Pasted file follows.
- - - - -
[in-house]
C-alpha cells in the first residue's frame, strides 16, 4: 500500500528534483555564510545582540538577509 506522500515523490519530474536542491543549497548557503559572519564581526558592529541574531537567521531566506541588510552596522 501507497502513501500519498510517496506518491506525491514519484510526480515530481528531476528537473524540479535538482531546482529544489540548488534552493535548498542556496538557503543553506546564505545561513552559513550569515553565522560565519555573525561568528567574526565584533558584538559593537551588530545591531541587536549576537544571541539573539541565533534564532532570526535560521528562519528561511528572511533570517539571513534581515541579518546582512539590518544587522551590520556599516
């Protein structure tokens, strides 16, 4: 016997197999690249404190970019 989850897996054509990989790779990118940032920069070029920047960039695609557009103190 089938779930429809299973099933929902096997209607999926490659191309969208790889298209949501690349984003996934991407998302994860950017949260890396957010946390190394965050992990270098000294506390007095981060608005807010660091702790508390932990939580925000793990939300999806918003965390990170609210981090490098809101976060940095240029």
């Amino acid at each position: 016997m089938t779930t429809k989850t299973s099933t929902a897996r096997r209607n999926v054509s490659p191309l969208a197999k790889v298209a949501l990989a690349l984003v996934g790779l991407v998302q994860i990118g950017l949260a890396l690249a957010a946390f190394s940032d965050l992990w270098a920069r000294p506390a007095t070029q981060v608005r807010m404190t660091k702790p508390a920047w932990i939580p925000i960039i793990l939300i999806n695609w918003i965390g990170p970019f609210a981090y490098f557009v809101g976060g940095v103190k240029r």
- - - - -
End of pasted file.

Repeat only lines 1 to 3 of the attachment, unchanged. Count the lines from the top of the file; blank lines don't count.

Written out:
[in-house]
C-alpha cells in the first residue's frame, strides 16, 4: 500500500528534483555564510545582540538577509 506522500515523490519530474536542491543549497548557503559572519564581526558592529541574531537567521531566506541588510552596522 501507497502513501500519498510517496506518491506525491514519484510526480515530481528531476528537473524540479535538482531546482529544489540548488534552493535548498542556496538557503543553506546564505545561513552559513550569515553565522560565519555573525561568528567574526565584533558584538559593537551588530545591531541587536549576537544571541539573539541565533534564532532570526535560521528562519528561511528572511533570517539571513534581515541579518546582512539590518544587522551590520556599516
């Protein structure tokens, strides 16, 4: 016997197999690249404190970019 989850897996054509990989790779990118940032920069070029920047960039695609557009103190 089938779930429809299973099933929902096997209607999926490659191309969208790889298209949501690349984003996934991407998302994860950017949260890396957010946390190394965050992990270098000294506390007095981060608005807010660091702790508390932990939580925000793990939300999806918003965390990170609210981090490098809101976060940095240029």